The Senate unanimously approved House Bill 631 which makes changes to registration, reporting and counseling requirements for sex offenders. The legislation also requires courts to impose a three-year probation period to any offenders convicted of a Tier 3 sex offense.
In 2017 the state Supreme Court ruled the Sexual Offender Registration and Notification Act (SORNA) unconstitutional because it violated protections against ex post facto laws. House Bill 631 aims to eliminate gaps in reporting requirements for sexual offenders whose prior requirements were invalidated. The legislation also responds to the ruling by making some provisions less punitive, including:
- Allowing for an offender to petition for exemption from registration requirements after 25 years; and
- Permitting an offender who has not, within a three-year period, been convicted of an offense punishable by imprisonment of more than one year, to register annually by telephone.
The measure applies to offenders who committed their offense on or after April 22, 1996, but before December 20, 2012, and whose registration period has not expired. This is in direct response to the court’s decision and will only include offenders whose registration period has not yet begun due to incarceration or because the offender absconded. Other changes to the previously invalidated statue include:
- Removing a conviction for interference with custody of children as a specified offense if the offender is a parent, guardian or lawful custodian
- Limiting the number of residents in a group-based home to no more than five individuals who are subject to sexual offender registration
This bill became Act 10 of 2018.
The Senate unanimously approved Senate Bill 21 which would create the “Employment First Act” to promote employment of Pennsylvanians with disabilities through publicly funded education, training and employment services.
The legislation would also establish an “Employment First Oversight Commission” as well as the “Governor’s Cabinet for People with Disabilities” to review state agency policies and regulations.
This bill was referred to the House Labor and Industry committee on Feb. 8, 2018.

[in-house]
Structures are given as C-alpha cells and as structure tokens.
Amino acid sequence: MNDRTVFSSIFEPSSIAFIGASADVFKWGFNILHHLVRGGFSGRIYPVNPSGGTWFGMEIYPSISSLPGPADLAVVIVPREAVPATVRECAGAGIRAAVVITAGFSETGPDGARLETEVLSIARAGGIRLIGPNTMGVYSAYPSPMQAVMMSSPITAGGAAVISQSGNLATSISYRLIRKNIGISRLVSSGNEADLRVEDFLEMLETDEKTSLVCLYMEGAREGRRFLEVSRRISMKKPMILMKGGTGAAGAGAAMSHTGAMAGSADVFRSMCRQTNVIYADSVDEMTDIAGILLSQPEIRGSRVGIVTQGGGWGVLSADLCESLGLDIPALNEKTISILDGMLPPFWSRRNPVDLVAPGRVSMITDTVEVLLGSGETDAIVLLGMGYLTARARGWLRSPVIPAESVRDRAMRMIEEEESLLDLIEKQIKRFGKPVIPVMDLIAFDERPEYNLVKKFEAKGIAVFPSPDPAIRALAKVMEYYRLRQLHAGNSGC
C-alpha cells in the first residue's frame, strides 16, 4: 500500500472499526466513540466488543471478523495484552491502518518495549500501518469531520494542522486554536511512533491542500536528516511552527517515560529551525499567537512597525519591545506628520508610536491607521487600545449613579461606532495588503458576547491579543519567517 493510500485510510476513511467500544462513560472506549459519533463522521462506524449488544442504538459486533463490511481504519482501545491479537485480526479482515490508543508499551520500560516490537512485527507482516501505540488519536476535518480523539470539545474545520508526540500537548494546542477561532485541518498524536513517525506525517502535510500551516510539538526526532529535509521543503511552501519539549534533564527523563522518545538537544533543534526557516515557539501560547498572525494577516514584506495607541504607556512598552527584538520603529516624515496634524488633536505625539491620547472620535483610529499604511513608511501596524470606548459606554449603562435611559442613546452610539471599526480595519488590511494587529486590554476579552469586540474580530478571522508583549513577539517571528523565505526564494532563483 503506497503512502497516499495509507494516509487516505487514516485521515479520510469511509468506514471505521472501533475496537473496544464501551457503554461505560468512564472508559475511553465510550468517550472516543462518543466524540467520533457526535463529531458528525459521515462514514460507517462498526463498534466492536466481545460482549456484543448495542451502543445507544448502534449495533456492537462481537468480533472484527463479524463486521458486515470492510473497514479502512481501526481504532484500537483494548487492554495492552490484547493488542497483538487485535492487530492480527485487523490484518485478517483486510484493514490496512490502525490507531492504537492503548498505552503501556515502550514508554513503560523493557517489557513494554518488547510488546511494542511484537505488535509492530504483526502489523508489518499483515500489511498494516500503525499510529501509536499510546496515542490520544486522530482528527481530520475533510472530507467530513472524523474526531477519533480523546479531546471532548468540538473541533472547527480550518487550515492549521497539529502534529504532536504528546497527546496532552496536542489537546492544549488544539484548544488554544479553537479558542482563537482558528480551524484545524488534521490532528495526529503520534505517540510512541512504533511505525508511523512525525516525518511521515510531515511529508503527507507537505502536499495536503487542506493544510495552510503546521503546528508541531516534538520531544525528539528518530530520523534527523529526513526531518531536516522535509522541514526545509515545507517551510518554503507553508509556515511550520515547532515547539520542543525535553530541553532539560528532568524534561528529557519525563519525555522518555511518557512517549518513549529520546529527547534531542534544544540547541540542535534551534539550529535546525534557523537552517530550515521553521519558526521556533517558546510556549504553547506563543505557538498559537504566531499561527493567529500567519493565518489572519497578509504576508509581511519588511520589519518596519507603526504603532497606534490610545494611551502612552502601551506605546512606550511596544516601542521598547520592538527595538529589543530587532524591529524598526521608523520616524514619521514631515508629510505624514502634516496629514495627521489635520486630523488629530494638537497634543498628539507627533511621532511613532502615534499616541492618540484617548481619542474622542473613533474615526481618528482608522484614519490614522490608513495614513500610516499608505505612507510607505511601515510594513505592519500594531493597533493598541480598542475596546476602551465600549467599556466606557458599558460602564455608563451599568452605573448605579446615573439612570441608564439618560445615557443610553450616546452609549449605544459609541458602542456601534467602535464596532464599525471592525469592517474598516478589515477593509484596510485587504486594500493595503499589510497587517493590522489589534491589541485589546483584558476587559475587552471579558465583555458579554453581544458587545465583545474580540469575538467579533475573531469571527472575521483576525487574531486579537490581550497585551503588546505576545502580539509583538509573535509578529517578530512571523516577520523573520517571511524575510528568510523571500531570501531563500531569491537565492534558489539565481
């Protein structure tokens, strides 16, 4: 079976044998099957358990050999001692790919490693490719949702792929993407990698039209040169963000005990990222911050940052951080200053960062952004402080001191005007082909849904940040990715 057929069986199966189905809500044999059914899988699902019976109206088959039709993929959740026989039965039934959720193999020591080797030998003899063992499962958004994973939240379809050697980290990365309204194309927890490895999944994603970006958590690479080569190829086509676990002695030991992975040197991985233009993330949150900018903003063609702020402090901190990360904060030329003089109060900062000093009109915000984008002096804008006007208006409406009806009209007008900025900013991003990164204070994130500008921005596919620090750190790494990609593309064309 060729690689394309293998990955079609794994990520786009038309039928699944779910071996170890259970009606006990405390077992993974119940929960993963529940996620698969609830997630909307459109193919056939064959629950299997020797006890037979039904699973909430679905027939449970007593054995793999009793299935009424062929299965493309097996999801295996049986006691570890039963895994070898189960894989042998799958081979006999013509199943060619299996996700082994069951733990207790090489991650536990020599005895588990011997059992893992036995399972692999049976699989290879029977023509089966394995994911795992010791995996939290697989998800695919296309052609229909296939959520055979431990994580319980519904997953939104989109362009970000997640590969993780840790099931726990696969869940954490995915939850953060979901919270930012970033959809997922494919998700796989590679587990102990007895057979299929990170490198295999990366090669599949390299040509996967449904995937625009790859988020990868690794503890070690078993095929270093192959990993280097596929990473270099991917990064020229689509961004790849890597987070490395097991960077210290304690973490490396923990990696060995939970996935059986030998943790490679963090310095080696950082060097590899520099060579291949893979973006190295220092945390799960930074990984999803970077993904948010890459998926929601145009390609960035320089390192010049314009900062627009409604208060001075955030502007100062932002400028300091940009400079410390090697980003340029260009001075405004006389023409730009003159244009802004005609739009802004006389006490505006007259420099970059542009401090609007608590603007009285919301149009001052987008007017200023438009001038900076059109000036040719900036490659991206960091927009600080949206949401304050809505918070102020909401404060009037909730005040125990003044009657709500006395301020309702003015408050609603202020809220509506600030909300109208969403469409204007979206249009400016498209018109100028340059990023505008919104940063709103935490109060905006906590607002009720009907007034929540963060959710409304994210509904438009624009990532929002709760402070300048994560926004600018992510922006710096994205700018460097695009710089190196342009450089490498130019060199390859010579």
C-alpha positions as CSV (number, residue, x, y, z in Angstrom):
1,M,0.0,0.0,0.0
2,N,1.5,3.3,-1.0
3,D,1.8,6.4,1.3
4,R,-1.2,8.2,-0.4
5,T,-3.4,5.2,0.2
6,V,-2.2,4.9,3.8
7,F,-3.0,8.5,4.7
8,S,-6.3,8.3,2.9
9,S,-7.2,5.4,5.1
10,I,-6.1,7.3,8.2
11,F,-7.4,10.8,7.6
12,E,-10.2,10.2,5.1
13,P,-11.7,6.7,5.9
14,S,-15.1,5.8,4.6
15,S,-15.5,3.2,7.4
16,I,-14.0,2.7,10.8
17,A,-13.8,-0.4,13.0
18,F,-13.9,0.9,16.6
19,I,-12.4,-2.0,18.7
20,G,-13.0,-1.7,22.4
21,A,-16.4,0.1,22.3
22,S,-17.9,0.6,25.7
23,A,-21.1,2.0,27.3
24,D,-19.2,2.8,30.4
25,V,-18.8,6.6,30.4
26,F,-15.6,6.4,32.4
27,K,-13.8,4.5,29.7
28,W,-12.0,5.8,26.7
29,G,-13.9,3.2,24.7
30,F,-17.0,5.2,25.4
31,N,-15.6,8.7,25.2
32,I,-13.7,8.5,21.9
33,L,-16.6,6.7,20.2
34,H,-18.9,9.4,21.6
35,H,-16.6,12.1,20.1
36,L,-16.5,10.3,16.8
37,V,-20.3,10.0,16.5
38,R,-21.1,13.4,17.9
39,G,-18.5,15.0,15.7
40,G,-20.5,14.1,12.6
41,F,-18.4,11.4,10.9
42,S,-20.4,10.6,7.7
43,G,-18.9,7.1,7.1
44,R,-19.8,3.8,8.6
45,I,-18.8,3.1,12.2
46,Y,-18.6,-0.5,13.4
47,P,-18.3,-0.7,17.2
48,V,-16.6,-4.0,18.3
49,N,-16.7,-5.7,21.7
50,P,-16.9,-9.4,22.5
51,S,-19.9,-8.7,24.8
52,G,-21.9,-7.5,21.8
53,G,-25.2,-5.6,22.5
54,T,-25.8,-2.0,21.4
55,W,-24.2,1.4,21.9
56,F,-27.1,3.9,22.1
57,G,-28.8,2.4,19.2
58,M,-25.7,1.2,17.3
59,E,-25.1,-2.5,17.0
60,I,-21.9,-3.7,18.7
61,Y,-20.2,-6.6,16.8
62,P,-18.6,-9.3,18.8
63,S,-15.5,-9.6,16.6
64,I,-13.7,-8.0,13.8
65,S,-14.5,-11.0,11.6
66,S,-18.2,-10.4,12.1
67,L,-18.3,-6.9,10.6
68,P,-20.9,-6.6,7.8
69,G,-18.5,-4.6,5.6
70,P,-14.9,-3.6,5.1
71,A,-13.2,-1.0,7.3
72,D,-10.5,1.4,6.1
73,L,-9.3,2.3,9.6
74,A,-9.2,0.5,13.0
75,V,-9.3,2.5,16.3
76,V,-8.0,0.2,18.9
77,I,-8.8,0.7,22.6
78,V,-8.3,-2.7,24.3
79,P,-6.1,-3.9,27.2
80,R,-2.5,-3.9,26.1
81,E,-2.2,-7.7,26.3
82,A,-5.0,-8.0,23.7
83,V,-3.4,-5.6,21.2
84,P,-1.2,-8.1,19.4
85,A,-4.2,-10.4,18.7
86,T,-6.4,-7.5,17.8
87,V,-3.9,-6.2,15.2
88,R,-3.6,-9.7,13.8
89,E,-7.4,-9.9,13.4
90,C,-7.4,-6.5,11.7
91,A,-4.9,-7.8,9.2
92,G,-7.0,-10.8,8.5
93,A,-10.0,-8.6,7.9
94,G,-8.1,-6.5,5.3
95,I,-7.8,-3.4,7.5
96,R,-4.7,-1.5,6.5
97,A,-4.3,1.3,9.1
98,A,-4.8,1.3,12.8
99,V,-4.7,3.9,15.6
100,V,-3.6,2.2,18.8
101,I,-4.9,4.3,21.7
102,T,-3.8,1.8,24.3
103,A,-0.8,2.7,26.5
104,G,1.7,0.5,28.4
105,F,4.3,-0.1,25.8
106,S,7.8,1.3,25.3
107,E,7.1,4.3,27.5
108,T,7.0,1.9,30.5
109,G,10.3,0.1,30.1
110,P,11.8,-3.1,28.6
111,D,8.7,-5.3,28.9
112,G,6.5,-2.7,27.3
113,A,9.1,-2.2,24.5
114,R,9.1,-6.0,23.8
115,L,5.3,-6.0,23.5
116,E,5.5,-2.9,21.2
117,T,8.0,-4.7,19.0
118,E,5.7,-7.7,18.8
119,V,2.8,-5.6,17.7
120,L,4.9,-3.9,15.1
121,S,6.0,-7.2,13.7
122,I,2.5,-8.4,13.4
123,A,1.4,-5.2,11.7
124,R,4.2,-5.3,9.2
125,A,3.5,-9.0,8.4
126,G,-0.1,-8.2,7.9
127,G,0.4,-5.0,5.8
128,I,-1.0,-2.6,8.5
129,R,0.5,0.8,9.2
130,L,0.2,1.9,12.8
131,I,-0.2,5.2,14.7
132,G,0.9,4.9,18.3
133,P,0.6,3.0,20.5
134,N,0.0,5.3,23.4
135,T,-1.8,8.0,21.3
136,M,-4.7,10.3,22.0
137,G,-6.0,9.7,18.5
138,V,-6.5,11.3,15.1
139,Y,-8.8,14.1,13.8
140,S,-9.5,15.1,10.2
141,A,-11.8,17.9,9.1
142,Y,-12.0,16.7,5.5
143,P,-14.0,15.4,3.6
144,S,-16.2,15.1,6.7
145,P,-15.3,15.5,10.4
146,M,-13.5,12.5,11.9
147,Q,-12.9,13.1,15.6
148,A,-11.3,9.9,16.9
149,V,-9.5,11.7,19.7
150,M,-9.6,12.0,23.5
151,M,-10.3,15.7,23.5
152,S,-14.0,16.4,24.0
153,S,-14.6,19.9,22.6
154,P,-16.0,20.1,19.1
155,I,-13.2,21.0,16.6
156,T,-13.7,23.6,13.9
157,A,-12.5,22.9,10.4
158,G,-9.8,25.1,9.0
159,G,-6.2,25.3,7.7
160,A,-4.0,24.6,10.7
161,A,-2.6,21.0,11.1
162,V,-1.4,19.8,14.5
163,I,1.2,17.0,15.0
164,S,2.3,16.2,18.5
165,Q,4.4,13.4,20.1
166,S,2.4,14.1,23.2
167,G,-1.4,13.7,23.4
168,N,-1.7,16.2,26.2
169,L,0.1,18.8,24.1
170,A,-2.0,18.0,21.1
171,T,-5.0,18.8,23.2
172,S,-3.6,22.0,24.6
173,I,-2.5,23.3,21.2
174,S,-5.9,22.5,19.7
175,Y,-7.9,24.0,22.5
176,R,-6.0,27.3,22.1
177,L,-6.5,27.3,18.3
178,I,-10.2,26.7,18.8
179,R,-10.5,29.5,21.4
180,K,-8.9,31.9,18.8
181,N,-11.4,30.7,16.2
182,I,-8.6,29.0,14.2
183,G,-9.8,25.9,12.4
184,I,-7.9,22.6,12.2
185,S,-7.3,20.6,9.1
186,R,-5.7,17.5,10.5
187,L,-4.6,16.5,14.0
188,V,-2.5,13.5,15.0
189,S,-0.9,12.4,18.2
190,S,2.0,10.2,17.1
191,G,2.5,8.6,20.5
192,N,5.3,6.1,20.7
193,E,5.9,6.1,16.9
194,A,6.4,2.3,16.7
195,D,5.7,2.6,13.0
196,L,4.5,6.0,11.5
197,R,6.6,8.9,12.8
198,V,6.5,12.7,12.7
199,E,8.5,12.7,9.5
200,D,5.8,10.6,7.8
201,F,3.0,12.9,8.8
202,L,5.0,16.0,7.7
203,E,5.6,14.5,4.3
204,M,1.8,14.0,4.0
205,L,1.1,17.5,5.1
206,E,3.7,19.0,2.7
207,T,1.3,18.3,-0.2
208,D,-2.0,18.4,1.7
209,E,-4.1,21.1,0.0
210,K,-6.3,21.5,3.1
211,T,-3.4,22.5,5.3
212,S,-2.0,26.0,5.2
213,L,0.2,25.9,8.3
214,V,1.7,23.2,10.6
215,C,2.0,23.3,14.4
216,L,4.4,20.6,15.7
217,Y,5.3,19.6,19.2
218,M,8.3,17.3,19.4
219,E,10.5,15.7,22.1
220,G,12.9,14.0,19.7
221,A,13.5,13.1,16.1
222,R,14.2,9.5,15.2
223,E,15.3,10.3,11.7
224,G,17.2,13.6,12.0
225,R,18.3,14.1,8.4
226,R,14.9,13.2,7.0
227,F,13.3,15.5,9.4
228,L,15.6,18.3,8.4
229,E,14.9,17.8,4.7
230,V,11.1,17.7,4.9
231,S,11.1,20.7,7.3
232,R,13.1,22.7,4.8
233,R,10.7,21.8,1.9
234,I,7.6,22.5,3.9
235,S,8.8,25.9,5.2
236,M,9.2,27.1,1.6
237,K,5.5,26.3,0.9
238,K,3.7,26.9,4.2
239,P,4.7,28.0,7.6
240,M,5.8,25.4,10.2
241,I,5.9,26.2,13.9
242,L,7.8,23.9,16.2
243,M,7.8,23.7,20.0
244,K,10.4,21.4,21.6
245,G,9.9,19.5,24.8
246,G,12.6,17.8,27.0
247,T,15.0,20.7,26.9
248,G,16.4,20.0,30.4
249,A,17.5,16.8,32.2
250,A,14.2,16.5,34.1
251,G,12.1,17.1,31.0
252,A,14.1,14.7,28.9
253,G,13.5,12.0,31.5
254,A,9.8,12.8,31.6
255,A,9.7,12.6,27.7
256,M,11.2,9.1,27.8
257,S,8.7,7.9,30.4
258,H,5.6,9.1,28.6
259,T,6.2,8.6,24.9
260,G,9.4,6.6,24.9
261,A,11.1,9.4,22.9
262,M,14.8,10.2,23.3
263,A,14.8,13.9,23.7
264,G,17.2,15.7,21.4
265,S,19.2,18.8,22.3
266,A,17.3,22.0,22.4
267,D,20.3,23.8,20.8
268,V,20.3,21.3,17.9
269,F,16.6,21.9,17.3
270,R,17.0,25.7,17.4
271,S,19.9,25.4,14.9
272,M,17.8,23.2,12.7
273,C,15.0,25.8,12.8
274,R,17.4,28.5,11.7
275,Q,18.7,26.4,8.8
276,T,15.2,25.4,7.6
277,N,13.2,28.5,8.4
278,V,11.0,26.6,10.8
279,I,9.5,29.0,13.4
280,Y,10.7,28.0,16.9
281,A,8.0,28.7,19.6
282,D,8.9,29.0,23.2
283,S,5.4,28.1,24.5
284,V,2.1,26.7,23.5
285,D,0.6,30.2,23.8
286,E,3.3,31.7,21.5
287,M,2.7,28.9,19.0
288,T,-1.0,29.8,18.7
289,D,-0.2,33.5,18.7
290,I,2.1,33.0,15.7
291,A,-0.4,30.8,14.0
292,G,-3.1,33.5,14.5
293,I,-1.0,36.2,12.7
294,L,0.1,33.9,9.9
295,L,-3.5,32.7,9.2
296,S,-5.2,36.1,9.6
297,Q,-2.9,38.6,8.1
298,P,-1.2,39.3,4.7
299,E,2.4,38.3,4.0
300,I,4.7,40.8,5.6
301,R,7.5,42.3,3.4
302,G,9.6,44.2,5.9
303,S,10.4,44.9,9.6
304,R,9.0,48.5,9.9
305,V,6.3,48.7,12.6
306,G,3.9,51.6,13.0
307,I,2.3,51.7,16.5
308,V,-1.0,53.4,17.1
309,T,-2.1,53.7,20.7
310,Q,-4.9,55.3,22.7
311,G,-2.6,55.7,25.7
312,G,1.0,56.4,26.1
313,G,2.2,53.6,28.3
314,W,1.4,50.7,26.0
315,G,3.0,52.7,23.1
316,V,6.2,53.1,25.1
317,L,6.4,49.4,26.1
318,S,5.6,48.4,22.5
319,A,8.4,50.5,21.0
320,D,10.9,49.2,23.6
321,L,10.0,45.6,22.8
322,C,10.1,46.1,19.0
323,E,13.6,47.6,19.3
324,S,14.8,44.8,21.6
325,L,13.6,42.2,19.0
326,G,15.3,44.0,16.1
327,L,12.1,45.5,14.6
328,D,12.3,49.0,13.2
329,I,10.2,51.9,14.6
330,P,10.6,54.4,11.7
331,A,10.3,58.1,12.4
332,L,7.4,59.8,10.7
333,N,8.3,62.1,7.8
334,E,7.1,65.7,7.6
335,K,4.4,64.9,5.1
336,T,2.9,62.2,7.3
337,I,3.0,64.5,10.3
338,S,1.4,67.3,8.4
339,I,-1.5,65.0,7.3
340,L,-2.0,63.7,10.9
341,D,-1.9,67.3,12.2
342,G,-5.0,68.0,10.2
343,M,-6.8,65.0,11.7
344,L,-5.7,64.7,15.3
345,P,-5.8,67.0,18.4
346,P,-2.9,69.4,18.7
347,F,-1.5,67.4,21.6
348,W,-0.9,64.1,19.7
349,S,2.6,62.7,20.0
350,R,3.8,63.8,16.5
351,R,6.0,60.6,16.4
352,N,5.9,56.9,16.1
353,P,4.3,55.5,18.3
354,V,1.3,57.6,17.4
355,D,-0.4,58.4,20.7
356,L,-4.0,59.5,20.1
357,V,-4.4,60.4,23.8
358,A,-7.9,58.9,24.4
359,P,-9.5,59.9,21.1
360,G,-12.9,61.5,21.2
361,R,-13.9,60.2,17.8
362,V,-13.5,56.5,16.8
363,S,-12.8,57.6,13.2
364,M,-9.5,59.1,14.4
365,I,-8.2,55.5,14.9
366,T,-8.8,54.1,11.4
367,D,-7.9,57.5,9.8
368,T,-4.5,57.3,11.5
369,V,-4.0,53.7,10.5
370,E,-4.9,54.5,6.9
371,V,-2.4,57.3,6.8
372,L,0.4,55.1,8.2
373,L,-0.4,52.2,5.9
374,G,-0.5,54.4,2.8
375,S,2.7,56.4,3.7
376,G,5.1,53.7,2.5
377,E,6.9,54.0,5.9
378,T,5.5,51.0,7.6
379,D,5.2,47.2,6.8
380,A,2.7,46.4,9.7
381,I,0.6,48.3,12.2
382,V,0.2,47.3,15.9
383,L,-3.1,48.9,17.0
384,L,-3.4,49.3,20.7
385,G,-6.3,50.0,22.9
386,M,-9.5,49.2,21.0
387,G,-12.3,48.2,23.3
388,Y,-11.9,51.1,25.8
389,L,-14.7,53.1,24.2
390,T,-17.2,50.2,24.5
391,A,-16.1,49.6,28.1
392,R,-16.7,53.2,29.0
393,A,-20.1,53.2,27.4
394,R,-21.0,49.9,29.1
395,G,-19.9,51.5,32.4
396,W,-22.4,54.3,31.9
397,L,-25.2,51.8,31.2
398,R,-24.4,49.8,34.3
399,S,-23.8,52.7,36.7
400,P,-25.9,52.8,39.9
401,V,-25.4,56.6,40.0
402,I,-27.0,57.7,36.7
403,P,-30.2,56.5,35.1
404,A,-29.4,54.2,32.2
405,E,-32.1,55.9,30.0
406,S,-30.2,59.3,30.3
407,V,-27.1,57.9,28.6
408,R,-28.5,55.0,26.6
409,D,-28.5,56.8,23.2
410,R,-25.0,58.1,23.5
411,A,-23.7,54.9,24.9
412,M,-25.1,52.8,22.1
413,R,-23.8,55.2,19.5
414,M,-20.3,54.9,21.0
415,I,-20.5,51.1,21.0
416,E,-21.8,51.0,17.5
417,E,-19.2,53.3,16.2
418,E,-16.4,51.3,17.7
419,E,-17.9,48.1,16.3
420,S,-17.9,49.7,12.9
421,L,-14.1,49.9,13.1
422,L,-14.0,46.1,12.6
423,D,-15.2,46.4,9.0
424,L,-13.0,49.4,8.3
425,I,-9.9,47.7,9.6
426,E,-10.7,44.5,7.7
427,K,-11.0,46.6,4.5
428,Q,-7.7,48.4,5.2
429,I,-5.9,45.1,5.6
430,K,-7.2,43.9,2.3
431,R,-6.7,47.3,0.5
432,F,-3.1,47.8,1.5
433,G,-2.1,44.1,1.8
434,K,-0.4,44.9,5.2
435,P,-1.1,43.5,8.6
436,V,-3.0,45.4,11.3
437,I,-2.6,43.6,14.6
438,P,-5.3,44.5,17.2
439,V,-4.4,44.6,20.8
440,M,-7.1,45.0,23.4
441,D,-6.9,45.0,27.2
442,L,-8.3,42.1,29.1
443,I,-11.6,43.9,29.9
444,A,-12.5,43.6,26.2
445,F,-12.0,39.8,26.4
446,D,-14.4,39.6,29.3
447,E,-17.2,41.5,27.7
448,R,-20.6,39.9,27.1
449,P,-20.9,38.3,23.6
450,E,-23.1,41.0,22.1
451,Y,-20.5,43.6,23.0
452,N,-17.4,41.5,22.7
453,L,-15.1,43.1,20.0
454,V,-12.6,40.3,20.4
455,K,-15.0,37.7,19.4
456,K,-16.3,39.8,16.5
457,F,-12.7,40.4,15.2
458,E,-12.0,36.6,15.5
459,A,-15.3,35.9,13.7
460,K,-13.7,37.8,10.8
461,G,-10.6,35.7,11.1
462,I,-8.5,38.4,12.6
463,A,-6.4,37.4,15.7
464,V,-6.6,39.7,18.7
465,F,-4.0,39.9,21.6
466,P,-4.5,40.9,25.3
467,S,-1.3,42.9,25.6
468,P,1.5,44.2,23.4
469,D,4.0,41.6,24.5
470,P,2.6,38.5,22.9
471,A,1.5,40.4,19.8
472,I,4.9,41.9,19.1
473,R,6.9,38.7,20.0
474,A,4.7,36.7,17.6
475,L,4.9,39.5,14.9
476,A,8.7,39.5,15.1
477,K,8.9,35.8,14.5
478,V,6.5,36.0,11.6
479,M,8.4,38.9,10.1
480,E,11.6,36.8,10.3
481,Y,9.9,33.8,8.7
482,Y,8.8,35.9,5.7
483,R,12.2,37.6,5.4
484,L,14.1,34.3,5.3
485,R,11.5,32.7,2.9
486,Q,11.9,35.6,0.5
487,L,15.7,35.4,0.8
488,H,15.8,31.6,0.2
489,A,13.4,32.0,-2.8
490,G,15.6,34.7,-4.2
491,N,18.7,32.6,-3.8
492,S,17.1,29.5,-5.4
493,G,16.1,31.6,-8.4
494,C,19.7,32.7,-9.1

The Senate unanimously passed Senate Bill 354 which requires any licensee regulated by the state Bureau of Professional and Occupational Affairs to self-report a disciplinary action taken against a them by a licensing agency of another jurisdiction.
Written notification must be provided within 30 days.
A licensing board or commission may suspend the license temporarily to determine if the licensee is an immediate and clear danger to public health and safety. Within 30 days of a temporary suspension a hearing must be held to determine if the suspension should be upheld.
This legislation allows the commissioner of the bureau to expunge the disciplinary record of a licensee if the violation involves the failure to complete continuing education requirements or practicing on a lapsed license under the appropriate conditions.
This bill became Act 6 of 2018.
The Senate unanimously passed Senate Bill 796, which would exempt persons with commercial driver’s licenses from change-of-address fees if they relocated due to governmental action beyond their control.
This bill was referred to the House Transportation committee on February 8th.
The Senate unanimously approved of Senate Bill 955, which would establish the Community College Secondary Education Fire Training pilot program to train high school students to be firefighters through a program run by a partnership between community colleges, school districts and vocational-technical schools.
The state Fire Commissioner would select the participating colleges. Those schools would receive at least $150,000 for the duration of the program. The Legislative Budget and Finance Committee would make recommendations and conduct surveys to determine if the program is helping to increasing the number of volunteer firefighters.
The program would expire four years from its effective date. This bill was referred to the House Education committee on Feb. 8.